Methicillin-resistant Staphylococcus aureus (MRSA), also known as super bug, are of increasing concern both as community- and hospital-acquired infection. The PILGRIM project will provide novel control measures for the accelerated identification and control of resistant bacteria initially emerging from animals in order to prevent and eradicate community-acquired and nosocomial infections. Our hypothesis is that deeper understanding of factors affecting pathogen-host interaction of resistant bacteria at the molecular as well as the population level will lead to new and more effective control measures against nosocomial infection.
Methicillin-resistant Staphylococcus aureus (MRSA) are of increasing concern both as community- and hospital-acquired pathogens. Since 2005, a specific clone, MRSA ST398 is spreading both in livestock populations and occupationally-exposed people resulting in human infection and disease in several EU Member States.[+] Read More
The key objective of the PILGRIM project is to provide a range of novel control measures for the accelerated identification and control of emerging resistant bacteria. We will focus on one strain, the MRSA ST398, an animal-adapted, zoonotic, resistant pathogen that causes colonisation and infection in humans in community and health care settings.
PILGRIM partners will undertake epidemiological and physiological studies of MRSA ST398 and use molecular approaches in well comparable animal models as well as humans in community and healthcare settings to 1) investigate/explore its biology and ecology, 2) identify and characterise factors determining the transmission pathways and risk from animal to human and between humans, 3) establish genetic differences, host-range and virulence of adhesive and non-adhesive strains as well as differences between ST398 and other MRSA, 3) identify specific genes for the development of new rapid tests to identify specific MRSA strains, 4) provide a Technology Testing Platform for developing and assessing decolonisation and environmental sanitation approaches, 5) integrate results in policy and practice guidelines.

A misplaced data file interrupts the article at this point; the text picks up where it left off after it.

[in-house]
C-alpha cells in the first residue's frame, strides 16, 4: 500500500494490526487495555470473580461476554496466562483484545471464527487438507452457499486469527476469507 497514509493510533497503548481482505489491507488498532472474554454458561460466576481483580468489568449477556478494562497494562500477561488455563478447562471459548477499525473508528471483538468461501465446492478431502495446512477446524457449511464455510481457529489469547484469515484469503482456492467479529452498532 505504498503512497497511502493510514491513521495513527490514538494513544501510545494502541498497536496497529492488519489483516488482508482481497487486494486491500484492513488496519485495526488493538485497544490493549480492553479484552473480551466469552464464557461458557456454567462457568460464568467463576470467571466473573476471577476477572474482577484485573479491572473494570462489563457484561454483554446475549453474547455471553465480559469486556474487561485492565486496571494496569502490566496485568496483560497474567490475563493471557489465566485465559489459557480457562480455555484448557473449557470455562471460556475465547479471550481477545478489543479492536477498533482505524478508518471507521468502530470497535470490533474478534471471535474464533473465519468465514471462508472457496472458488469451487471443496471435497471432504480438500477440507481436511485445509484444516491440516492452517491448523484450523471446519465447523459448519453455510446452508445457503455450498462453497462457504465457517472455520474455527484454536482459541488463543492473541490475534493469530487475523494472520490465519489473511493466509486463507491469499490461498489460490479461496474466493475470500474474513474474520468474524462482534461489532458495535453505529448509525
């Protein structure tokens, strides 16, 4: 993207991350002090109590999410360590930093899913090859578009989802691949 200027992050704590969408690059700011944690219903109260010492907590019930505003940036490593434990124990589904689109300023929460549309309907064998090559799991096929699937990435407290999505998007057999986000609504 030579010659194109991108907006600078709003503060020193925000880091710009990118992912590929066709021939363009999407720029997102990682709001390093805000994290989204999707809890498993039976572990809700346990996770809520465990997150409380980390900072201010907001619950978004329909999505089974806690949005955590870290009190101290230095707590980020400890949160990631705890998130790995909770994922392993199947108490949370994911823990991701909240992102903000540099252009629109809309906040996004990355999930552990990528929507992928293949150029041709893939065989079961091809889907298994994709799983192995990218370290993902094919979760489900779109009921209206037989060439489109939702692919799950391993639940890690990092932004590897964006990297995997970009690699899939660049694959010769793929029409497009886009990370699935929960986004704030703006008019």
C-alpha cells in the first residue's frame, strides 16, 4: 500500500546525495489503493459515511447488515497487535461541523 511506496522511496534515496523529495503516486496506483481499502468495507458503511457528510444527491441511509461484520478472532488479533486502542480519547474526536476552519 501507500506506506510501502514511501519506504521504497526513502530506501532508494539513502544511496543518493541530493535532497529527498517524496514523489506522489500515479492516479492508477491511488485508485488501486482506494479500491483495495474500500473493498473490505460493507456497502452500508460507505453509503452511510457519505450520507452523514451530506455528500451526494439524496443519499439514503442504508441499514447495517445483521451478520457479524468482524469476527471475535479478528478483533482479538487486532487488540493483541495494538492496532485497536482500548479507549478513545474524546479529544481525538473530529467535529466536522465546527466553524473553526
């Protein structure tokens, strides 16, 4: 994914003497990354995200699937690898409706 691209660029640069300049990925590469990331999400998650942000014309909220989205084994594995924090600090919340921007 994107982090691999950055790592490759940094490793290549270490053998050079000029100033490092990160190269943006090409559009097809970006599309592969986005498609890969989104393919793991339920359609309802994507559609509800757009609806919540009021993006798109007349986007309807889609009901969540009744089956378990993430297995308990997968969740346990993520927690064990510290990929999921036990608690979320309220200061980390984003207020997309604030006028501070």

This project brings together clinical, genetic, microbiological and public health partners from 6 European countries, internationally renowned for their expertise in complementary ecosystems research. The two SME partners ensure the exploitation of results and the knowledge transfer, enabling associated companies to bring validated solutions to the market. The PILGRIM research will facilitate rapid and cost-effective measures to combat emerging resistant strains in order to prevent and eradicate community and nosocomial infections for better protection of citizens and patients in Europe and beyond.